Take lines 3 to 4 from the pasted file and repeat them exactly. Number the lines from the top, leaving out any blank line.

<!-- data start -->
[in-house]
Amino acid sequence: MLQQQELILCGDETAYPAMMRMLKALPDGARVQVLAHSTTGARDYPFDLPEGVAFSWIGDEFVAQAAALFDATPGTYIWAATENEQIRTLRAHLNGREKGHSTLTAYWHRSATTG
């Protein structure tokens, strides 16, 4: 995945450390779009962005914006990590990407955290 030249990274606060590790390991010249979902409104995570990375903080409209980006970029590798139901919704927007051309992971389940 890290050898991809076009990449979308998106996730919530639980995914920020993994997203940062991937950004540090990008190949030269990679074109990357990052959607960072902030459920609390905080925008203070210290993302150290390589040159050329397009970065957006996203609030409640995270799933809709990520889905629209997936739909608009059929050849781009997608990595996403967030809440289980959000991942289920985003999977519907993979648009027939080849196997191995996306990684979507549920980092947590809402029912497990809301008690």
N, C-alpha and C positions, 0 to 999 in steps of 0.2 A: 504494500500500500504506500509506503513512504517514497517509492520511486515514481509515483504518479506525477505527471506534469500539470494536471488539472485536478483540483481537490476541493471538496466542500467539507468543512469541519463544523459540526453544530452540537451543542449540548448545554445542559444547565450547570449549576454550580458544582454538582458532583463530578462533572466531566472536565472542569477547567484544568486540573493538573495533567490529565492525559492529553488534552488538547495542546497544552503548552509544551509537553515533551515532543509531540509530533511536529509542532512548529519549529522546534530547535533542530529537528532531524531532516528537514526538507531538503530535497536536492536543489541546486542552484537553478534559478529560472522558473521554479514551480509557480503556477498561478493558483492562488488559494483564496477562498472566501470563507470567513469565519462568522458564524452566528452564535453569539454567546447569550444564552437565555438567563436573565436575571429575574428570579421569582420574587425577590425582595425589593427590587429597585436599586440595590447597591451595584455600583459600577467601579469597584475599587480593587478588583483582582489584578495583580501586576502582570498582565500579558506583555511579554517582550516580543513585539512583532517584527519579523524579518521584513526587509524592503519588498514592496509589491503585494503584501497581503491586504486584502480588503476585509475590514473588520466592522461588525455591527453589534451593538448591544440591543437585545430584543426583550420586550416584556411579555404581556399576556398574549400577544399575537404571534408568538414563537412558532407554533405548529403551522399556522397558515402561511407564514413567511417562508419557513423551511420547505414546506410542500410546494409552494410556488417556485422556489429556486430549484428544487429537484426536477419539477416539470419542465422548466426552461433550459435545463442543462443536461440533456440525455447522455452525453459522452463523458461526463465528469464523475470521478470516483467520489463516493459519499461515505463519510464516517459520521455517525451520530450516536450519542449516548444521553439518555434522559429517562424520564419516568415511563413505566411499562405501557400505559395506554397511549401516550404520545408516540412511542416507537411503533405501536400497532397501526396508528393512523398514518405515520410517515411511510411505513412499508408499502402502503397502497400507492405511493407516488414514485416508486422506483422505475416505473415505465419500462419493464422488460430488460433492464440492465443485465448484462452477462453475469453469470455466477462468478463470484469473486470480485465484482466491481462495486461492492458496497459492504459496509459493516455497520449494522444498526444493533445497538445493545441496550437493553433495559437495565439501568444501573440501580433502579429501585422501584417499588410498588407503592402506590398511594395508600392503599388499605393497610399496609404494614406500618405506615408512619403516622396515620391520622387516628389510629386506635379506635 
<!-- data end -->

């Protein structure tokens, strides 16, 4: 995945450390779009962005914006990590990407955290 030249990274606060590790390991010249979902409104995570990375903080409209980006970029590798139901919704927007051309992971389940 890290050898991809076009990449979308998106996730919530639980995914920020993994997203940062991937950004540090990008190949030269990679074109990357990052959607960072902030459920609390905080925008203070210290993302150290390589040159050329397009970065957006996203609030409640995270799933809709990520889905629209997936739909608009059929050849781009997608990595996403967030809440289980959000991942289920985003999977519907993979648009027939080849196997191995996306990684979507549920980092947590809402029912497990809301008690």
N, C-alpha and C positions, 0 to 999 in steps of 0.2 A: 504494500500500500504506500509506503513512504517514497517509492520511486515514481509515483504518479506525477505527471506534469500539470494536471488539472485536478483540483481537490476541493471538496466542500467539507468543512469541519463544523459540526453544530452540537451543542449540548448545554445542559444547565450547570449549576454550580458544582454538582458532583463530578462533572466531566472536565472542569477547567484544568486540573493538573495533567490529565492525559492529553488534552488538547495542546497544552503548552509544551509537553515533551515532543509531540509530533511536529509542532512548529519549529522546534530547535533542530529537528532531524531532516528537514526538507531538503530535497536536492536543489541546486542552484537553478534559478529560472522558473521554479514551480509557480503556477498561478493558483492562488488559494483564496477562498472566501470563507470567513469565519462568522458564524452566528452564535453569539454567546447569550444564552437565555438567563436573565436575571429575574428570579421569582420574587425577590425582595425589593427590587429597585436599586440595590447597591451595584455600583459600577467601579469597584475599587480593587478588583483582582489584578495583580501586576502582570498582565500579558506583555511579554517582550516580543513585539512583532517584527519579523524579518521584513526587509524592503519588498514592496509589491503585494503584501497581503491586504486584502480588503476585509475590514473588520466592522461588525455591527453589534451593538448591544440591543437585545430584543426583550420586550416584556411579555404581556399576556398574549400577544399575537404571534408568538414563537412558532407554533405548529403551522399556522397558515402561511407564514413567511417562508419557513423551511420547505414546506410542500410546494409552494410556488417556485422556489429556486430549484428544487429537484426536477419539477416539470419542465422548466426552461433550459435545463442543462443536461440533456440525455447522455452525453459522452463523458461526463465528469464523475470521478470516483467520489463516493459519499461515505463519510464516517459520521455517525451520530450516536450519542449516548444521553439518555434522559429517562424520564419516568415511563413505566411499562405501557400505559395506554397511549401516550404520545408516540412511542416507537411503533405501536400497532397501526396508528393512523398514518405515520410517515411511510411505513412499508408499502402502503397502497400507492405511493407516488414514485416508486422506483422505475416505473415505465419500462419493464422488460430488460433492464440492465443485465448484462452477462453475469453469470455466477462468478463470484469473486470480485465484482466491481462495486461492492458496497459492504459496509459493516455497520449494522444498526444493533445497538445493545441496550437493553433495559437495565439501568444501573440501580433502579429501585422501584417499588410498588407503592402506590398511594395508600392503599388499605393497610399496609404494614406500618405506615408512619403516622396515620391520622387516628389510629386506635379506635 